Zhang, Jaenisch and colleagues then examined the DNA flanking the small viral sequences for clues to the mechanism by which they got there. In these surrounding sequences, the researchers found the hallmark of a genetic feature called a retrotransposon. 

Sometimes called “jumping genes,” transposons are sections of DNA that can move from one region of the genome to another. They are often activated to “jump” in conditions of high stress or during cancer or aging, and are powerful agents of genetic change. 

One common transposon in the human genome is called the LINE1 retrotransposon, which is made up of a powerhouse combination of DNA-cutting machinery and reverse transcriptase, an enzyme that creates DNA molecules from an RNA template (like the RNA of SARS-CoV-2). 

“There’s a very clear footprint for LINE1 integration,” Jaenisch says. “At the junction of the viral sequence to the cellular DNA, it makes a 20 base pair duplication.” 

Besides the duplication, another feature as evidence for LINE1-mediated integration is a LINE1 endonuclease recognition sequence. The researchers identified these features in nearly 70 percent of the DNAs that contained viral sequences, but not all, suggesting that the viral RNA may be integrating into cellular DNA via multiple mechanisms. “The fraction of cells which have the integrating with could be very small,” says Jaenisch. “But even if it’s rare, there are more than 140 million people who have been infected already, right?”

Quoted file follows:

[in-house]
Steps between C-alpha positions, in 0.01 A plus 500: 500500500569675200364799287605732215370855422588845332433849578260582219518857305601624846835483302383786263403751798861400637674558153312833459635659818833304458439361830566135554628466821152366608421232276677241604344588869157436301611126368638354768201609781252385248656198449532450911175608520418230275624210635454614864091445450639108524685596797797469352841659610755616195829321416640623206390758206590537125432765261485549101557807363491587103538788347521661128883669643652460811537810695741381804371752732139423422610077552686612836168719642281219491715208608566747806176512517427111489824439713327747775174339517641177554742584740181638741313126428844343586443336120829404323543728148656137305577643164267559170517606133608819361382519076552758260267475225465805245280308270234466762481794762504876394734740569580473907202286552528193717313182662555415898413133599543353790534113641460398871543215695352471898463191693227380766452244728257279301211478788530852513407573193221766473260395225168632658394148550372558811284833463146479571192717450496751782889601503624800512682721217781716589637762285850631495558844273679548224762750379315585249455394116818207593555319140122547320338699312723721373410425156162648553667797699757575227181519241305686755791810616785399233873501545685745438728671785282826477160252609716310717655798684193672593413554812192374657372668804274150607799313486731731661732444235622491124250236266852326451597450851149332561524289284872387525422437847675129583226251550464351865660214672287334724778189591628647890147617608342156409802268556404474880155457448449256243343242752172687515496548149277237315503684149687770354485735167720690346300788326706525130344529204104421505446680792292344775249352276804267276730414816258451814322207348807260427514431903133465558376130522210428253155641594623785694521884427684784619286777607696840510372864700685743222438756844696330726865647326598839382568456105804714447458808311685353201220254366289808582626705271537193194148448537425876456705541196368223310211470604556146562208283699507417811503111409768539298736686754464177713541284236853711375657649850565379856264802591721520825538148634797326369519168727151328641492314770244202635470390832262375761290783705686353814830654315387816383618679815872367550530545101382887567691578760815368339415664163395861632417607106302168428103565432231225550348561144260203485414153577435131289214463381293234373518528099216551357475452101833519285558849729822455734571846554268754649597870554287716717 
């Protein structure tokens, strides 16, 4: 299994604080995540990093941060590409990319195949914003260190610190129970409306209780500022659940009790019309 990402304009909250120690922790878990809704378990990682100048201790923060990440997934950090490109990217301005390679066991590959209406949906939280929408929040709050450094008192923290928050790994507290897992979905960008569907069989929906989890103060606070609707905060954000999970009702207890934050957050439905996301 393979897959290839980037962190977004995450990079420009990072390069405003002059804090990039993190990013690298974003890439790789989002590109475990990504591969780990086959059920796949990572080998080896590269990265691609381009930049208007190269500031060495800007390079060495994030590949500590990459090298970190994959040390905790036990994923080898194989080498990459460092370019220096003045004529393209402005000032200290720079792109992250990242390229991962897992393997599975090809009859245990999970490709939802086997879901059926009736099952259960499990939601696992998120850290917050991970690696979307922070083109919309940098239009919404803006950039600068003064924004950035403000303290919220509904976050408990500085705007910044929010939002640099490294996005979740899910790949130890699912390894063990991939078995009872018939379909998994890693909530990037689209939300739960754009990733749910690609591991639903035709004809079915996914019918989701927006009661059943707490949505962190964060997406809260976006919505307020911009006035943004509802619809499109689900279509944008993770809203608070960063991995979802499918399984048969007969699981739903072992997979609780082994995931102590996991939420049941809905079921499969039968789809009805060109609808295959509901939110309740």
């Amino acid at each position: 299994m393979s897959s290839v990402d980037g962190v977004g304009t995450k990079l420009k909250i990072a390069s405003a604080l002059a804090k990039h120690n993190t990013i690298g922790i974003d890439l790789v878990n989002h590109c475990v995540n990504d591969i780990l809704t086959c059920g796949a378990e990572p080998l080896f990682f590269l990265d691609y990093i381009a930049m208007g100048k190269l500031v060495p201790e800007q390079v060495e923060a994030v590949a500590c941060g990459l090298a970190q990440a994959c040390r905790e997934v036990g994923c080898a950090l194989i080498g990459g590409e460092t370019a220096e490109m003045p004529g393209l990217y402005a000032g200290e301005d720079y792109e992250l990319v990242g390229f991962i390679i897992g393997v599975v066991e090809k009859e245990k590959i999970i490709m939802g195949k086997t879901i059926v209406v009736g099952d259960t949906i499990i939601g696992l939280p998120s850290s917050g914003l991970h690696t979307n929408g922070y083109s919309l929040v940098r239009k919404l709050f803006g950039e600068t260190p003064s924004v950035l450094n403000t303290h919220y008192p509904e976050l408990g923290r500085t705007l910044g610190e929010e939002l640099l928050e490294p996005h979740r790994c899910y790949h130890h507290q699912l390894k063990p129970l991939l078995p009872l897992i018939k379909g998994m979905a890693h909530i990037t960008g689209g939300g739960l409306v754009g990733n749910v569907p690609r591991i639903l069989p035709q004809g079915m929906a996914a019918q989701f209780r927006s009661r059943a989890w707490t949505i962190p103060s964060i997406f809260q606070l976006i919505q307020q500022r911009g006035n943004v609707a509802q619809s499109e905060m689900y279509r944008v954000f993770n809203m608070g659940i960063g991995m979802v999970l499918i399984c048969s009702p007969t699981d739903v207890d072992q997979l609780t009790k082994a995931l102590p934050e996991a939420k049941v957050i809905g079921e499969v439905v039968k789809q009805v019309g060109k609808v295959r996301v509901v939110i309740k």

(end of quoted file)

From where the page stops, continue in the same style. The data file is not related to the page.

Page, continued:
To screen for viral integration outside of the lab, the researchers analyzed published datasets of RNA transcripts from different types of samples, including COVID-19 patient samples. With these datasets, Zhang and Jaenisch were able to calculate the fraction of genes that were transcribed in these patients’ cells which contained viral sequences that could be derived from integrated viral copies. The percentage varied from sample to sample, but for some, a relatively large fraction of viral transcripts seem to have been transcribed from viral genetic material integrated into the genome. 

A previous draft of the paper with this finding was published online on the preprint server bioRxiv. However, recent research revealed that at least some of the viral-cellular reads could be the product of misleading artefacts of the RNA sequencing method. In the present paper, the researchers were able to eliminate these artefacts that could have been obscuring the results.